A room that is too hot or too cold is a likely culprit when it comes to discovering what’s robbing you of sleep. The ideal temperature of your bedroom should be between 60 and 65 degrees. This might seem cold, and it is.

As our bodies prepare for sleep, our internal temperature drops. And, in order to stay asleep, we have to maintain a temperature that’s about a degree below the standard 98.6 degrees. If our bedroom thermostat is set too high or low, it causes our body to work harder to maintain that equilibrium, and that can have the effect of waking us.

Get More Info: Benefits of Sleeping in a Cold Room

Need to Urinate

If you tend to drink a lot of water before bed, or you have an enlarged prostate, you might have the need to urinate in the middle of the night. An isolated episode once in a while isn’t a cause for concern, but if you are waking up multiple times during the night or several times a week, it’s time to make a change.

Limit your water intake before bed, and if you’re a male over a certain age (around 50), consult with your doctor about what you can do to reduce prostate inflammation.

close up of woman's hand taking glass of water

Ways to Get Back to Sleep

Get out of Bed

Lying still or tossing and turning is an exercise in futility. If you have trouble staying asleep and can’t easily nod off again, get up, walk around your home, and stretch. If you’re wide awake, try working on a crossword or Sudoku puzzle for a few minutes to relax. Whatever you do, don’t reach for your smartphone or tablet! That is the ultimate distraction and the type of light from those screens doesn’t do any favors for your sleeping habits.

Don’t Stare at the Clock

We’ve all been guilty of this behavior at one time or another. We look at the clock and will ourselves to go back to sleep. We watch as the minutes, and even hours go by. Turn your clock away from you and don’t look at it. Think of something else like sandy beaches and piles of money or something.

Turn the Lights Off

If they’re not off already, kill the lights. This includes lights in other rooms, porch lights that may leak into your bedroom and smart devices that have lit screens. For optimal sleep, your bedroom should be as dark as a cave.


Easier said than done, right? However, if your mind’s racing a mile a minute, you’re never going to get back to sleep. Take a deep breath, grab a cup of herbal tea (assuming you don’t fall into the category of nighttime urinators), and let go of the day.

Deep Breathing

There are a variety of deep breathing techniques, but there’s one that’s our favorite. Deeply inhale through your belly for a count of three. Hold it for a second, and then exhale at a slow count of three. Repeat this ten times.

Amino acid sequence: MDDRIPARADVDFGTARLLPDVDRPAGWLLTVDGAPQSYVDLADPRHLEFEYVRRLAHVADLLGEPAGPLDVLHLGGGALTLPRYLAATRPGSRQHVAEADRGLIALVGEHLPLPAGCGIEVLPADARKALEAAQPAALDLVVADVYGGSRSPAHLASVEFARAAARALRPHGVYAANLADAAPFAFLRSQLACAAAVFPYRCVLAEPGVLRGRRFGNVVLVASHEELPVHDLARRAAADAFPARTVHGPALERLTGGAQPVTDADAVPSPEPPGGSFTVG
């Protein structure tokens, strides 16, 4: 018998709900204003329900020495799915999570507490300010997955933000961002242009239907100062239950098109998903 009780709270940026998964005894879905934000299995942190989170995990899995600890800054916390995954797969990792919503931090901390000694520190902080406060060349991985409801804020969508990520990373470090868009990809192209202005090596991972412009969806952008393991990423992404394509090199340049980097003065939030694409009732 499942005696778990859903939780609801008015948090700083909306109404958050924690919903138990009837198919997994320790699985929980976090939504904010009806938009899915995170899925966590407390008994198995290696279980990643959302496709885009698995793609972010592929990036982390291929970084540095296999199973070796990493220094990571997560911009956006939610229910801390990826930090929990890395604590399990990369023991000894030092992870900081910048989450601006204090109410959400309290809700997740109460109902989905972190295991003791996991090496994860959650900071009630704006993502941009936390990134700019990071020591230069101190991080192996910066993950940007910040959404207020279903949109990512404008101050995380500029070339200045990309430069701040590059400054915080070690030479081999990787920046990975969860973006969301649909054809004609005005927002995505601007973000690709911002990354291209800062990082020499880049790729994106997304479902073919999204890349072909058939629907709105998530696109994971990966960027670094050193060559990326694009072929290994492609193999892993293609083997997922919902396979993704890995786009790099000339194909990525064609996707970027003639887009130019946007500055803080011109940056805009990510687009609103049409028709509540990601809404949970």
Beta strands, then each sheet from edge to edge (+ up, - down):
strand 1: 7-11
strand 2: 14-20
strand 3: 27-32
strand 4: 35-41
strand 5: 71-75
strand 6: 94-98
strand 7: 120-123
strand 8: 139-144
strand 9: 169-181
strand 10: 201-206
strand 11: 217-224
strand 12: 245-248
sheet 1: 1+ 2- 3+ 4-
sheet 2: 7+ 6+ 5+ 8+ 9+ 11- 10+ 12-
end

Meditating is a perfect way to clear the mind and help you sleep. Try free guided meditations on YouTube or a smartphone app. You can do a meditation either right before bed to help you stay asleep. Or, if you’ve woken up, say 2 hours after falling alseep, find a comfortable chair and do a ten to fifteen-minute session. It could be just the thing to help you doze again.

Learn More: How to Meditate Before Sleep


You’ve heard of visualization techniques that tell you to picture your favorite beach. You’re lying on a hammock sipping a Pina Colada. By distancing yourself from your immediate environment and picturing yourself in an idyllic environment, you may be able to relax and fall asleep faster.

Progressive Muscle Relaxation

This technique is often done at the end of a yoga class, and it works wonders for sleep. What you do is tense and relax each muscle in your body, starting with your feet and moving up to the top of your body. Most likely, you’ll be back asleep before you reach your shoulders.

women at the yoga class

How Do I Stay Asleep?

Establish a Bedtime Routine

To maximize the amount of time you stay asleep, it’s helpful to have a routine. This helps signal your body that it’s time for bed and should work to relax you enough to drift off easily. It might be a bath, a few minutes with a good book or a hot cup of herbal tea. Maybe you finish off the night with some stretching right before bed.

Even the act of brushing your teeth before crawling into a bed is a powerful signal that can train your mind to stop its internal chatter and prepare for sleep.

Make Your Bedroom Conducive to Sleep

We mentioned earlier that your bedroom should resemble a cave. This means pitch darkness, a colder temperature, and complete silence.

Avoid Caffeine

Caffeine stays in your system long after your last cup. The exact number of hours varies depending on who you listen to, but on average, expect to feel the effects of caffeine up to eight hours after your last cup of joe. So, if your goal is to be asleep by 10 p.m., finish your final cup by 2 p.m.

Get More Info: Caffeine and Sleep

Avoid Daytime Napping

We know that those afternoon meetings are boring and big lunches inspire a snooze fest. But if you indulge in a nap during the day, you’re more likely to have trouble falling and staying asleep. If you absolutely must nap, limit the time to around 20 minutes.